The big unsolved problem in the war on terror is what to do about the obvious.
We have six million Arab-American Muslims living in this country — citizens, some visitors.
What are we all supposed to do about the fact that terrorists can hide among them?
Arab-American Muslims are complaining about what they call the heavy-handed tactics of the Justice Department in its searches for terror groups or groups that fund terrorism.
As you probably know, the attorney general has interviewed some 3,000 young Arab men — mostly, but not all visitors — and wants to interview a couple thousand more. He has said that they have been cooperative and willing to help locate would-be terrorists hiding in the United States.
To hear them tell it, it's way different... a persecution campaign aimed at Muslims. One young Arab man from Virginia, who was born and raised here in America, was caught carrying a very terrorist-sounding letter. He's upset for being treated as though he might be a terrorist.
Well... here's a question for the young man, and the Arab-American Muslim community: Iif this is the wrong thing to do, what is the right thing?
Don't say live by the ideals of the Constitution as scrupulously as we ever had, and let the chips fall where they may. We cannot do that. We know terrorists are still among us, and we must find them before they blow up a nuke plant, or set a suitcase nuke off in Times Square.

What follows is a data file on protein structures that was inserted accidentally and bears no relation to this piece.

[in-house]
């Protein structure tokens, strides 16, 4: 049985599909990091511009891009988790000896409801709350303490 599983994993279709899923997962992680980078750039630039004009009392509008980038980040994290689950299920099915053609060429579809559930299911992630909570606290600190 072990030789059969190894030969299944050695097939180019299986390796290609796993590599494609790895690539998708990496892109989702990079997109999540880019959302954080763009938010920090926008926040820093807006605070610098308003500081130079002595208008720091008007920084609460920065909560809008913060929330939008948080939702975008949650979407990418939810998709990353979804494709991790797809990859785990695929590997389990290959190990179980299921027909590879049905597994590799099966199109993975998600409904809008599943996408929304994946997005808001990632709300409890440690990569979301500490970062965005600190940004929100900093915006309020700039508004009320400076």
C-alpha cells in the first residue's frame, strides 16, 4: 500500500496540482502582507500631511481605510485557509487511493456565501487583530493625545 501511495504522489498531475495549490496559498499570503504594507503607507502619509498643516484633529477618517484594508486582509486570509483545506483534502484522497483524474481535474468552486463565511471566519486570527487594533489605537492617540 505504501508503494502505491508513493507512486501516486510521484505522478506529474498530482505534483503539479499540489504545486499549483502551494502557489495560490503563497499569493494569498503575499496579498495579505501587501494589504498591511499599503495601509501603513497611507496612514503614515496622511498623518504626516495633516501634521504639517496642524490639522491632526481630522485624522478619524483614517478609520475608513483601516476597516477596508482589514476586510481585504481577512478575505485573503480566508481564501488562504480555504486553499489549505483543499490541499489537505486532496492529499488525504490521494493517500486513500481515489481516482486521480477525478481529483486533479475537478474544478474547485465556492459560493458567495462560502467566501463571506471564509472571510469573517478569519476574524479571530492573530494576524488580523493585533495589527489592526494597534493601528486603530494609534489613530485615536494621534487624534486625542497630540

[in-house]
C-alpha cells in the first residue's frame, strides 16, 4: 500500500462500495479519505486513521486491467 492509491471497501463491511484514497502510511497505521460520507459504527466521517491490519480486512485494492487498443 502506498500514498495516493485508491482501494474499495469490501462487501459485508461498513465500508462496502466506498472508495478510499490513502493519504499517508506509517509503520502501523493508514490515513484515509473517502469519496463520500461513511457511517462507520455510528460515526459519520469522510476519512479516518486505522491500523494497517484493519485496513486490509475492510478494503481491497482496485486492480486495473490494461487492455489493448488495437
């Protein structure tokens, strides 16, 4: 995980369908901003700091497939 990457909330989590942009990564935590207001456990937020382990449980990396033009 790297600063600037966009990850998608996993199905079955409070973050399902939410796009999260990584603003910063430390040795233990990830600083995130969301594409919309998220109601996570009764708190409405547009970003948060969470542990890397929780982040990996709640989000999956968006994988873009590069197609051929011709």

This is an outreach program. We have to reach out and find out who's who, what they think, and what they believe in. We need to put the evildoers away.
Does anybody believe we should not have had an active program aimed at finding Mohammed Atta? Does anybody believe that if we had used heavy handed measures, but been able to prevent the events of Sept. 11, that the abridgement of Atta's rights would have been a worse thing than terrorists slamming airliners into tall buildings?
I know some people believe that. I just want to hear them say it. I want to hear them make the argument that the right to keep a cop outside while somebody hides something incriminating is more important 3,000 lives.
I know there's some of you out there thinking it... so just say it.
I think America knows rights are important, but so are lives... and somebody has to come up with an answer that works.
That's My Word.
What do you think? We'd like to hear from you, so send us your comments at firstname.lastname@example.org. Some of your emails will be featured on the air or on our site.